Politically Charged: HST on the way
The Harmonized Sales Tax will be a part of Ontario receipts come Canada Day 2010. It merges the current federal GST and provincial sales taxes together. The HST will be increasing the price of most goods and services by eight per cent.
Many members of provincial parliament and members of parliament don't feel this is the right time to implement the tax, given the current economic climate. Gerry McCartney, CEO and general manager of the London Chamber of Commerce, would argue there's never a good time to bring in a new tax because people don't really like change. Politicians noted that those who rely on fuels to heat their homes and gas to travel to work will be unfairly asked to pay more. The main concern is essentially that people may not be able to afford this tax.
Yet McCartney seems to be a fan of it. He noted that the Canadian Chamber of Commerce meeting in Victoria had all 290 members vote in favour of a single tax system. McCartney says the tax isn't without its flaws, looking at examples from around the world where a single tax is implemented, but prices for consumers inevitably go down.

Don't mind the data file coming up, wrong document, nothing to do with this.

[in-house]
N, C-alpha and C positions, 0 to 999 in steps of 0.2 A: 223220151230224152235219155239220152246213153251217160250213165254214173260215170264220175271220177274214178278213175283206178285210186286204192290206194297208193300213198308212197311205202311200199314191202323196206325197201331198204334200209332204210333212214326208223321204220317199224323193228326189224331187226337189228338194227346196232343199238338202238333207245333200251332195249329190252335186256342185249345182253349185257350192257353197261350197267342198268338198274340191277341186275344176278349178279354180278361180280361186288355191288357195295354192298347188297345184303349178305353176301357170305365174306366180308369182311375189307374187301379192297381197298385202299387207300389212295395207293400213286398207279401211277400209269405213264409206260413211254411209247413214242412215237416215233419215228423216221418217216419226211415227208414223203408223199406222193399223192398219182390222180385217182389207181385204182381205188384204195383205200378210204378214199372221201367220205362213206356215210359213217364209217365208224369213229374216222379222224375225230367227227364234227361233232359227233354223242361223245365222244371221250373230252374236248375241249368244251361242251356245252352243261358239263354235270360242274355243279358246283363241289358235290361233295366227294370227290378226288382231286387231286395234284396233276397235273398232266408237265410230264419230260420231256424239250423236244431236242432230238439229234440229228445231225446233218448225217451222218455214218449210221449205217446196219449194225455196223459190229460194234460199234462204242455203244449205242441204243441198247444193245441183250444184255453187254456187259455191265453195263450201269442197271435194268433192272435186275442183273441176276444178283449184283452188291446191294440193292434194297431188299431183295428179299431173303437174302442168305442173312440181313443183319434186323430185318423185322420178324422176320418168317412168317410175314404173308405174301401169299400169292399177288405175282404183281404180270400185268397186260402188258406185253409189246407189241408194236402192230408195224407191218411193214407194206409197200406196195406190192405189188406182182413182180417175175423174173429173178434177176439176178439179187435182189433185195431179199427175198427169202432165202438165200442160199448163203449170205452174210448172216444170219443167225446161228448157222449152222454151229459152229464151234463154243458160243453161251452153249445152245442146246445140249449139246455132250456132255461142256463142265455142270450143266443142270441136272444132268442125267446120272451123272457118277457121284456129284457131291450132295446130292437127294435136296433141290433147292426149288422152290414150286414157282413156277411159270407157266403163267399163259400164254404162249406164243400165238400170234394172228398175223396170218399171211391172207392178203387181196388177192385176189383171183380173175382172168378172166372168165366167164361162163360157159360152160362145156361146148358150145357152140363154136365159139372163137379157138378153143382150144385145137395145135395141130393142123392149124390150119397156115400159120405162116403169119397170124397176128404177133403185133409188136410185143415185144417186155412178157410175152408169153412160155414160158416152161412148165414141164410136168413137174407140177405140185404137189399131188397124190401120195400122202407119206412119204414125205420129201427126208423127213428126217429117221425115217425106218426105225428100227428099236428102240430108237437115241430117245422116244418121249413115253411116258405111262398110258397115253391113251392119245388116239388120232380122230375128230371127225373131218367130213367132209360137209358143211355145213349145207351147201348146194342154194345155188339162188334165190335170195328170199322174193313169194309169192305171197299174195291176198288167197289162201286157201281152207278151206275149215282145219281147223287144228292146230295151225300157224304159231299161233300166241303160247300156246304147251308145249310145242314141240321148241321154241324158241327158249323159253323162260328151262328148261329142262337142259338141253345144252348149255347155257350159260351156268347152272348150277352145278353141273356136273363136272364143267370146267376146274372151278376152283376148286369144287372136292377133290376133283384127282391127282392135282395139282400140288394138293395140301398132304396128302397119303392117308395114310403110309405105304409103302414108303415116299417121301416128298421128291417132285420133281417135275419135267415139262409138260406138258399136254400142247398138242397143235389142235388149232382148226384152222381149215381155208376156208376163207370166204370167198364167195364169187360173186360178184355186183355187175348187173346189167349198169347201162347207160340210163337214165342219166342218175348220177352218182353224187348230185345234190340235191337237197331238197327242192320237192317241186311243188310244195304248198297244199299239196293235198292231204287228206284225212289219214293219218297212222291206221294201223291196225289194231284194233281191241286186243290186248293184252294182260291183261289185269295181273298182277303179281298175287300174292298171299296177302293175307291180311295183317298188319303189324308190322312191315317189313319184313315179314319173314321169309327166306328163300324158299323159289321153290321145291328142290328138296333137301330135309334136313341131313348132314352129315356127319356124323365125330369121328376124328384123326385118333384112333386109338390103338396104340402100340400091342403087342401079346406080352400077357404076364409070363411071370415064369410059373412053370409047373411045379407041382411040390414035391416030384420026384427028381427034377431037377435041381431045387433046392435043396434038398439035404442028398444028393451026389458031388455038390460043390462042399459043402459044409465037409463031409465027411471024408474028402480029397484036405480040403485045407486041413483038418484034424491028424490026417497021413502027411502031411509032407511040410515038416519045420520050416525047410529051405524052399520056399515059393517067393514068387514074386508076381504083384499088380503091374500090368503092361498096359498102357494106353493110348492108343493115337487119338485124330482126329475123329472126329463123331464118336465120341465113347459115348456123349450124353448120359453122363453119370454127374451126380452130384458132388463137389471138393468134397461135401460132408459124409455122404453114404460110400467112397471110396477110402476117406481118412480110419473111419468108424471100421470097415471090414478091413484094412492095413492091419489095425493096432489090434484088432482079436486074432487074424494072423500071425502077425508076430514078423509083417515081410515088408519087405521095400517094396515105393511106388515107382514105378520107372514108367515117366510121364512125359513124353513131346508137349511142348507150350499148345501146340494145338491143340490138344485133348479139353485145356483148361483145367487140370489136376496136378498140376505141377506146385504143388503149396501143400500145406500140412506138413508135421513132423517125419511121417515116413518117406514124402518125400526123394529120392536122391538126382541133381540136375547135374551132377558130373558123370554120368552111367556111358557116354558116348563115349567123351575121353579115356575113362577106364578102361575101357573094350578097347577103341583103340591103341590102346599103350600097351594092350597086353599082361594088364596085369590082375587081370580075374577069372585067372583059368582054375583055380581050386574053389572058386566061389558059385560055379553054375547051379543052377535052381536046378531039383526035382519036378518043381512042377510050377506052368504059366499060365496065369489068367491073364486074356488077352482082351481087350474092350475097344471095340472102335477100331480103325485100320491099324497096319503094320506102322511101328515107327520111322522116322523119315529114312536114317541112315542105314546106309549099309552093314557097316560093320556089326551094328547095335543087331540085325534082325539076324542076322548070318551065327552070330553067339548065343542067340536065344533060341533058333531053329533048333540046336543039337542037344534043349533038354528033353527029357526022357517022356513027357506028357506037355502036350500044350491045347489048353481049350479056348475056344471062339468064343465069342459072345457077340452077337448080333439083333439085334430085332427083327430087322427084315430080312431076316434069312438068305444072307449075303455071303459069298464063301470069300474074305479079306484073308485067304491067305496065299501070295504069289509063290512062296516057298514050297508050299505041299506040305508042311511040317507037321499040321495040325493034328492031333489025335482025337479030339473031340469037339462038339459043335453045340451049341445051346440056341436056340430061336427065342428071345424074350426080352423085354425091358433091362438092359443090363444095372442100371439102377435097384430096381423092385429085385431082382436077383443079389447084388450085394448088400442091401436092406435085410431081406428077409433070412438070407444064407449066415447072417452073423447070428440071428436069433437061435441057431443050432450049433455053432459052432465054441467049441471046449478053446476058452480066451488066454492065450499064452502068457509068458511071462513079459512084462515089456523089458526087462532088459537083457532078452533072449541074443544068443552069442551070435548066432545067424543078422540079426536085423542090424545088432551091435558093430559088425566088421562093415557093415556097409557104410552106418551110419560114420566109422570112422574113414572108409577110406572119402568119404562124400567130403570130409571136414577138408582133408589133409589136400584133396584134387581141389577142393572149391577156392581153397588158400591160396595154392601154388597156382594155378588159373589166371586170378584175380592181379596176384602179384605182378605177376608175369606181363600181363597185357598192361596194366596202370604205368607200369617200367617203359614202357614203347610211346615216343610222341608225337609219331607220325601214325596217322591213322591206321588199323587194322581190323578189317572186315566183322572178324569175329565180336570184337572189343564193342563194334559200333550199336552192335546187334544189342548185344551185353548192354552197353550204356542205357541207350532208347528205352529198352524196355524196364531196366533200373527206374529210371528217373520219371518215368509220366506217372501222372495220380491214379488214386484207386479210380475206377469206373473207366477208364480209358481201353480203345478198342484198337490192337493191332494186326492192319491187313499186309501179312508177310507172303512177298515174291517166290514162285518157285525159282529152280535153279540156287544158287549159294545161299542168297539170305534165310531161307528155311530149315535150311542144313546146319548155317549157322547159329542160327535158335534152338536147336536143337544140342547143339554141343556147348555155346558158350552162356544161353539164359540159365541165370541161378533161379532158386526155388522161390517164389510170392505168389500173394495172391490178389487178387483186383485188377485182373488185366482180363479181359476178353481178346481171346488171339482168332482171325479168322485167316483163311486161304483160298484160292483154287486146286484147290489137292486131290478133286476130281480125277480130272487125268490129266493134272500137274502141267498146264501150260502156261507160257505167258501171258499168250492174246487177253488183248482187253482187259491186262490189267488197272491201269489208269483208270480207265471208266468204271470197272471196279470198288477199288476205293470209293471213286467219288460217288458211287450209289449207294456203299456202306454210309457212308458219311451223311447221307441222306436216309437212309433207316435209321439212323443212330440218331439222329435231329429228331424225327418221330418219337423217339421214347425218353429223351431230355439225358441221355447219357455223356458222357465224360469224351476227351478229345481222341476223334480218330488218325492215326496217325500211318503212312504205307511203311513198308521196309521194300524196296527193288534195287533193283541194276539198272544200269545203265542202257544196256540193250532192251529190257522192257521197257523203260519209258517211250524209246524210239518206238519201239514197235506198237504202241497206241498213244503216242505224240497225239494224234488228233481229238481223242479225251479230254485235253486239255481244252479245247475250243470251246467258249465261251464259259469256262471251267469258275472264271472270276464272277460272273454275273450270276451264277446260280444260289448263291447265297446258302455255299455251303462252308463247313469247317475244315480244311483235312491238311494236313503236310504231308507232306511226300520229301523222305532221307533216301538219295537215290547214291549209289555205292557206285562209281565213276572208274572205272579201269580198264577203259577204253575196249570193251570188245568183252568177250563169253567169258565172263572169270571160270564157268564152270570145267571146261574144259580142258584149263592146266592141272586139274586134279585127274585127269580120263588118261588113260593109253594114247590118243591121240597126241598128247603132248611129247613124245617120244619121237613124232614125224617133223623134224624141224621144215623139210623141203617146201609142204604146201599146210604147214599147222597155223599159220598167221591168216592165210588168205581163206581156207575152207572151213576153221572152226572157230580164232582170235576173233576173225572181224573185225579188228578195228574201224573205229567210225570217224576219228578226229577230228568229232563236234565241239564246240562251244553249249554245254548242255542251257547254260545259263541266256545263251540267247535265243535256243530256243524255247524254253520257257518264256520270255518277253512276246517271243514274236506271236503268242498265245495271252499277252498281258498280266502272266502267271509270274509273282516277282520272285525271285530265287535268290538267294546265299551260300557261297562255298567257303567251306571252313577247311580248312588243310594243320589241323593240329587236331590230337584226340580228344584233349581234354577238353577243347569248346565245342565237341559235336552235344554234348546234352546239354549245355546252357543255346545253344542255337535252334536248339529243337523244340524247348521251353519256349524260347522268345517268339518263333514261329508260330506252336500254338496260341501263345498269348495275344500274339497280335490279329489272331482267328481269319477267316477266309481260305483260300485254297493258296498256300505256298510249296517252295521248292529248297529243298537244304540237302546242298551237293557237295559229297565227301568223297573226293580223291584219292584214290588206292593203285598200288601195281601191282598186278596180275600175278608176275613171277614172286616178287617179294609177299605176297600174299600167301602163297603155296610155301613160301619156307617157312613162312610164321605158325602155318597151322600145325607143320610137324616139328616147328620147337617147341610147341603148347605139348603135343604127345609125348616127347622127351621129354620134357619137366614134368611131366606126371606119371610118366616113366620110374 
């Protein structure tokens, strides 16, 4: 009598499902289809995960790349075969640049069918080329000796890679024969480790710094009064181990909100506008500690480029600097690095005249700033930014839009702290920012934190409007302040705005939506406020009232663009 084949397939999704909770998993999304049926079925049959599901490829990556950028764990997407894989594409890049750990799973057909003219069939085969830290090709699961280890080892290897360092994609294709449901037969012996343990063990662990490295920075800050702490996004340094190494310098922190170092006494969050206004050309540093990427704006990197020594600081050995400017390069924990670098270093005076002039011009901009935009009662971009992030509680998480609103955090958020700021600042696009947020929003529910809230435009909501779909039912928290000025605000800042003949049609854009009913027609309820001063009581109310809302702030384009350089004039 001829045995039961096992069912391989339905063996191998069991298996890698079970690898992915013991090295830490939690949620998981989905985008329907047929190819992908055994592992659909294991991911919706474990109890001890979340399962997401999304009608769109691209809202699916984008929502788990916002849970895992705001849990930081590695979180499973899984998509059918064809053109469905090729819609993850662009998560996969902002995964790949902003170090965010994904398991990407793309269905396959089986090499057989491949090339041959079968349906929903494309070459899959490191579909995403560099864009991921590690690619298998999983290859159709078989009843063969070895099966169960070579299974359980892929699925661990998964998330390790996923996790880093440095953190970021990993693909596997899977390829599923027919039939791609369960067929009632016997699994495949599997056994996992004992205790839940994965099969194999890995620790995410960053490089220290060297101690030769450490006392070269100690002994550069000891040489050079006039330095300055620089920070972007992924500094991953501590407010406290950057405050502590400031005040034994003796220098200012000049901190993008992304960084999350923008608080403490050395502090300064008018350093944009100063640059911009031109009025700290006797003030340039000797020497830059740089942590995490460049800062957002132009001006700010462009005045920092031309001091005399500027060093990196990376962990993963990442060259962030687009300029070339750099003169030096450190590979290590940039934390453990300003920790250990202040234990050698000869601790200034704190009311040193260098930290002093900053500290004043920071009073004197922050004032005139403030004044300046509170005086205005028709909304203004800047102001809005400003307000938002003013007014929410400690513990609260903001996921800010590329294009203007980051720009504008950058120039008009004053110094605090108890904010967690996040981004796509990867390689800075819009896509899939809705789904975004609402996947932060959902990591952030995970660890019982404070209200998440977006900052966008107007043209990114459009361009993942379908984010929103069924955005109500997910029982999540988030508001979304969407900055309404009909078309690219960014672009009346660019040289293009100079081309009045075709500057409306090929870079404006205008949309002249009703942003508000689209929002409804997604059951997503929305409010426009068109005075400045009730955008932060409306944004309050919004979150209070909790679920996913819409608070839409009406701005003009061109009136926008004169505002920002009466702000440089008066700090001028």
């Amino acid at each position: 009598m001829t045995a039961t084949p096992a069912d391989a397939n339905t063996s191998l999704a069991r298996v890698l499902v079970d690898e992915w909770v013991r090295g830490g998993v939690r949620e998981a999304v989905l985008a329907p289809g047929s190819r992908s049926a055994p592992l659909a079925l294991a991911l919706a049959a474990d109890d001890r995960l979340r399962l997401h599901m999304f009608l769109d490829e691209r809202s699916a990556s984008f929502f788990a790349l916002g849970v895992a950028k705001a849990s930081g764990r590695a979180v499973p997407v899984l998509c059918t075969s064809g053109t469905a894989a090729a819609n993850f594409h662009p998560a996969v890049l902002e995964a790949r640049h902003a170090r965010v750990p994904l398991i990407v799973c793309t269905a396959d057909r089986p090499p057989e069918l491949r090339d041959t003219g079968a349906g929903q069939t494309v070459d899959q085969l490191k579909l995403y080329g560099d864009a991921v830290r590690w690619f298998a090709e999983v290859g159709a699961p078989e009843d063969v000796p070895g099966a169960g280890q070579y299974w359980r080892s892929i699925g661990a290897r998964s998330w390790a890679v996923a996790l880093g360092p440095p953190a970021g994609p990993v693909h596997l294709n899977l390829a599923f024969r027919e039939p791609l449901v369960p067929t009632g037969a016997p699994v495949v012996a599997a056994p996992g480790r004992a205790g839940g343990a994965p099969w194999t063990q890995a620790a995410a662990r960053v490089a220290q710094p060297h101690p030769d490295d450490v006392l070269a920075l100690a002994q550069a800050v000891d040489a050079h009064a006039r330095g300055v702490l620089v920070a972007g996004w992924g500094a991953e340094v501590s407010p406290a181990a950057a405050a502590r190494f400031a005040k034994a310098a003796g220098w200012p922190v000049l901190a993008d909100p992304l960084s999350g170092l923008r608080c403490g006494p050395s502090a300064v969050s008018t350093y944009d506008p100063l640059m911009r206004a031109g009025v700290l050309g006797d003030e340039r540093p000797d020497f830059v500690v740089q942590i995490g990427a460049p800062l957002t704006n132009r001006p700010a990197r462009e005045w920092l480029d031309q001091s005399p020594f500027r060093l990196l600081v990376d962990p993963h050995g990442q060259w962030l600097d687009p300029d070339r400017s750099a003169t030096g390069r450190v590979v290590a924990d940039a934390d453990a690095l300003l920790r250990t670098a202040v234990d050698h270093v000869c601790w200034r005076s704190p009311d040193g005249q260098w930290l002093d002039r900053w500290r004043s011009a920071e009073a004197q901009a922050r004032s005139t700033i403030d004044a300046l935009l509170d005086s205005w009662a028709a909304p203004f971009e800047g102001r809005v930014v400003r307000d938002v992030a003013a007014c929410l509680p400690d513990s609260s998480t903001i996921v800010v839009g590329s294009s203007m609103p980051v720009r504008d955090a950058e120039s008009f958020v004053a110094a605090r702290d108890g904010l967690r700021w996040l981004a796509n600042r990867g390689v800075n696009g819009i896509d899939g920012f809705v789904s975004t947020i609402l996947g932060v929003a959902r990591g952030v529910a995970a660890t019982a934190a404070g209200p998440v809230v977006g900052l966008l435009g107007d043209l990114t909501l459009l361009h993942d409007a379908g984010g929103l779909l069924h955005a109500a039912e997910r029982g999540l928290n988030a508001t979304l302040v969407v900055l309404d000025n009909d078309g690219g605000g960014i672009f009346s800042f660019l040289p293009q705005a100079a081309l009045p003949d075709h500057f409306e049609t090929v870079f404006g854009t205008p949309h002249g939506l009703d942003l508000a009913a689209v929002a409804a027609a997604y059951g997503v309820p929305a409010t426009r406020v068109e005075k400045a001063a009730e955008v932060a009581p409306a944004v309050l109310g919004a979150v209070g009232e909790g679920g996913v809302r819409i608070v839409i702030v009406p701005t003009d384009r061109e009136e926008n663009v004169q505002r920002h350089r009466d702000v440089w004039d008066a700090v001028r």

This may be attributed to the “cutting of red tape” for businesses in filing their taxes. The Ontario government claims that businesses will save $500-million dollars in reduced paper work and filing of the current two separate taxes — PST and GST. These business savings are in turn expected to be passed onto the consumer in prices of goods and services. Furthermore, the added money collected by the province is supposed to be put back into Ontario communities for education, health care and other services. This is how it's supposed to work — whether it will work that way remains to be seen until its implementation.
This is what you can expect to be paying more on come summer 2010: gas, heating fuels, electricity, tobacco, haircuts, gym membership fees, and taxi fares. These once PST-exempt goods and services have a lot of people, including Native communities, angry.
Looking at what will remain exempt from the HST may have some people breathing a little easier: basic groceries, prescription drugs, municipal public transit, most financial services, child care and music lessons.
The HST may have its downsides but in the end, it just may help Ontarians in the long run. Either way you look at it, Ontario Premier Dalton McGuinty will need to make the HST turn into a plus in the minds of Ontarians if he wants to keep power as the provincial government. If the HST doesn't work out for the province, voters may be marking more ballots for the NDP and Progressive Conservatives than for the provincial Grits.